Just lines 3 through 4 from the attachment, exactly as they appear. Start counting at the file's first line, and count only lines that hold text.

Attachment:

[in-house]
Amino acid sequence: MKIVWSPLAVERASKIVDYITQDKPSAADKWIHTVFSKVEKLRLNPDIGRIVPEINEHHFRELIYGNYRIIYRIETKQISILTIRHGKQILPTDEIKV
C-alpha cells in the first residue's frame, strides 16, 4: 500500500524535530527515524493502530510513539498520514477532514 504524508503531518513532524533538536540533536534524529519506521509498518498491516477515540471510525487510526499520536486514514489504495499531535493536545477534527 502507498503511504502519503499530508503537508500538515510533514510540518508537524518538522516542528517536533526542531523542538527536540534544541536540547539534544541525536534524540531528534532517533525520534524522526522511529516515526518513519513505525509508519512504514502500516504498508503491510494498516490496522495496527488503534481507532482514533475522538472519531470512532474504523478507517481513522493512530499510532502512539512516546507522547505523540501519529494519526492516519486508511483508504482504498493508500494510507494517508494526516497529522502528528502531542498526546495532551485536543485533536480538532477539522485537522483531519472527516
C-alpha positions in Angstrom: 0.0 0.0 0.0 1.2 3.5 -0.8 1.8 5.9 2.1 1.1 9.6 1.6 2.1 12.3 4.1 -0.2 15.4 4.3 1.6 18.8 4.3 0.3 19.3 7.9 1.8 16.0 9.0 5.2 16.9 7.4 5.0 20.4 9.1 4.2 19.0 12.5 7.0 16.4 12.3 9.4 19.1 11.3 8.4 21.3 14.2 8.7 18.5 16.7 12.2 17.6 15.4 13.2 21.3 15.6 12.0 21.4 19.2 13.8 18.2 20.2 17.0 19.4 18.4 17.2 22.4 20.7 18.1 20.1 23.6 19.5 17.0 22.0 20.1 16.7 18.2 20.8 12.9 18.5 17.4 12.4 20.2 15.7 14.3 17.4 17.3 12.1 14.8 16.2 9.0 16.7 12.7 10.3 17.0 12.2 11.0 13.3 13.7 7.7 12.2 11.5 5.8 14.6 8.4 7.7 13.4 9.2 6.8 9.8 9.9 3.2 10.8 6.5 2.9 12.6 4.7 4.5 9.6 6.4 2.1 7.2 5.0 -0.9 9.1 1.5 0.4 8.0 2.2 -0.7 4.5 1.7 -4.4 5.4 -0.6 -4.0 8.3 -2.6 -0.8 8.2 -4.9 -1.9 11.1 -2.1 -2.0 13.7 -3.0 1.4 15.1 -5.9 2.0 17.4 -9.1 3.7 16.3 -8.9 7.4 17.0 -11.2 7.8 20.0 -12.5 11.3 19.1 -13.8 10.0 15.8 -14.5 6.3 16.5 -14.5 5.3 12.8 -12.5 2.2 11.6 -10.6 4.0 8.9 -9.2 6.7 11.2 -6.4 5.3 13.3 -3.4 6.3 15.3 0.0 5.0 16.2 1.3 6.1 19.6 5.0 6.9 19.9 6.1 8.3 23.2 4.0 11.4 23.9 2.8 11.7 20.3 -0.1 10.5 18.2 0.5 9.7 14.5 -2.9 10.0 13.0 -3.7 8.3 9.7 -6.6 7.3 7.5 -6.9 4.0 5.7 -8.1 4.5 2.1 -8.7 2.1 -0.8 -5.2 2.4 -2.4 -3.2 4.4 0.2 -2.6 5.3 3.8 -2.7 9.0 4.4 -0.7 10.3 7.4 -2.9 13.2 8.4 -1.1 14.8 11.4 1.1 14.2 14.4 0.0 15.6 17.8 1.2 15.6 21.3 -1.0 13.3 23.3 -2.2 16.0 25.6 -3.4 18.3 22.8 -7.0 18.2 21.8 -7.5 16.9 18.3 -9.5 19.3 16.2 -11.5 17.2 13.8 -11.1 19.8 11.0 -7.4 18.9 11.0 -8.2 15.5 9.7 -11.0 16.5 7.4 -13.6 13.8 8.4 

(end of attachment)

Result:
C-alpha cells in the first residue's frame, strides 16, 4: 500500500524535530527515524493502530510513539498520514477532514 504524508503531518513532524533538536540533536534524529519506521509498518498491516477515540471510525487510526499520536486514514489504495499531535493536545477534527 502507498503511504502519503499530508503537508500538515510533514510540518508537524518538522516542528517536533526542531523542538527536540534544541536540547539534544541525536534524540531528534532517533525520534524522526522511529516515526518513519513505525509508519512504514502500516504498508503491510494498516490496522495496527488503534481507532482514533475522538472519531470512532474504523478507517481513522493512530499510532502512539512516546507522547505523540501519529494519526492516519486508511483508504482504498493508500494510507494517508494526516497529522502528528502531542498526546495532551485536543485533536480538532477539522485537522483531519472527516
C-alpha positions in Angstrom: 0.0 0.0 0.0 1.2 3.5 -0.8 1.8 5.9 2.1 1.1 9.6 1.6 2.1 12.3 4.1 -0.2 15.4 4.3 1.6 18.8 4.3 0.3 19.3 7.9 1.8 16.0 9.0 5.2 16.9 7.4 5.0 20.4 9.1 4.2 19.0 12.5 7.0 16.4 12.3 9.4 19.1 11.3 8.4 21.3 14.2 8.7 18.5 16.7 12.2 17.6 15.4 13.2 21.3 15.6 12.0 21.4 19.2 13.8 18.2 20.2 17.0 19.4 18.4 17.2 22.4 20.7 18.1 20.1 23.6 19.5 17.0 22.0 20.1 16.7 18.2 20.8 12.9 18.5 17.4 12.4 20.2 15.7 14.3 17.4 17.3 12.1 14.8 16.2 9.0 16.7 12.7 10.3 17.0 12.2 11.0 13.3 13.7 7.7 12.2 11.5 5.8 14.6 8.4 7.7 13.4 9.2 6.8 9.8 9.9 3.2 10.8 6.5 2.9 12.6 4.7 4.5 9.6 6.4 2.1 7.2 5.0 -0.9 9.1 1.5 0.4 8.0 2.2 -0.7 4.5 1.7 -4.4 5.4 -0.6 -4.0 8.3 -2.6 -0.8 8.2 -4.9 -1.9 11.1 -2.1 -2.0 13.7 -3.0 1.4 15.1 -5.9 2.0 17.4 -9.1 3.7 16.3 -8.9 7.4 17.0 -11.2 7.8 20.0 -12.5 11.3 19.1 -13.8 10.0 15.8 -14.5 6.3 16.5 -14.5 5.3 12.8 -12.5 2.2 11.6 -10.6 4.0 8.9 -9.2 6.7 11.2 -6.4 5.3 13.3 -3.4 6.3 15.3 0.0 5.0 16.2 1.3 6.1 19.6 5.0 6.9 19.9 6.1 8.3 23.2 4.0 11.4 23.9 2.8 11.7 20.3 -0.1 10.5 18.2 0.5 9.7 14.5 -2.9 10.0 13.0 -3.7 8.3 9.7 -6.6 7.3 7.5 -6.9 4.0 5.7 -8.1 4.5 2.1 -8.7 2.1 -0.8 -5.2 2.4 -2.4 -3.2 4.4 0.2 -2.6 5.3 3.8 -2.7 9.0 4.4 -0.7 10.3 7.4 -2.9 13.2 8.4 -1.1 14.8 11.4 1.1 14.2 14.4 0.0 15.6 17.8 1.2 15.6 21.3 -1.0 13.3 23.3 -2.2 16.0 25.6 -3.4 18.3 22.8 -7.0 18.2 21.8 -7.5 16.9 18.3 -9.5 19.3 16.2 -11.5 17.2 13.8 -11.1 19.8 11.0 -7.4 18.9 11.0 -8.2 15.5 9.7 -11.0 16.5 7.4 -13.6 13.8 8.4 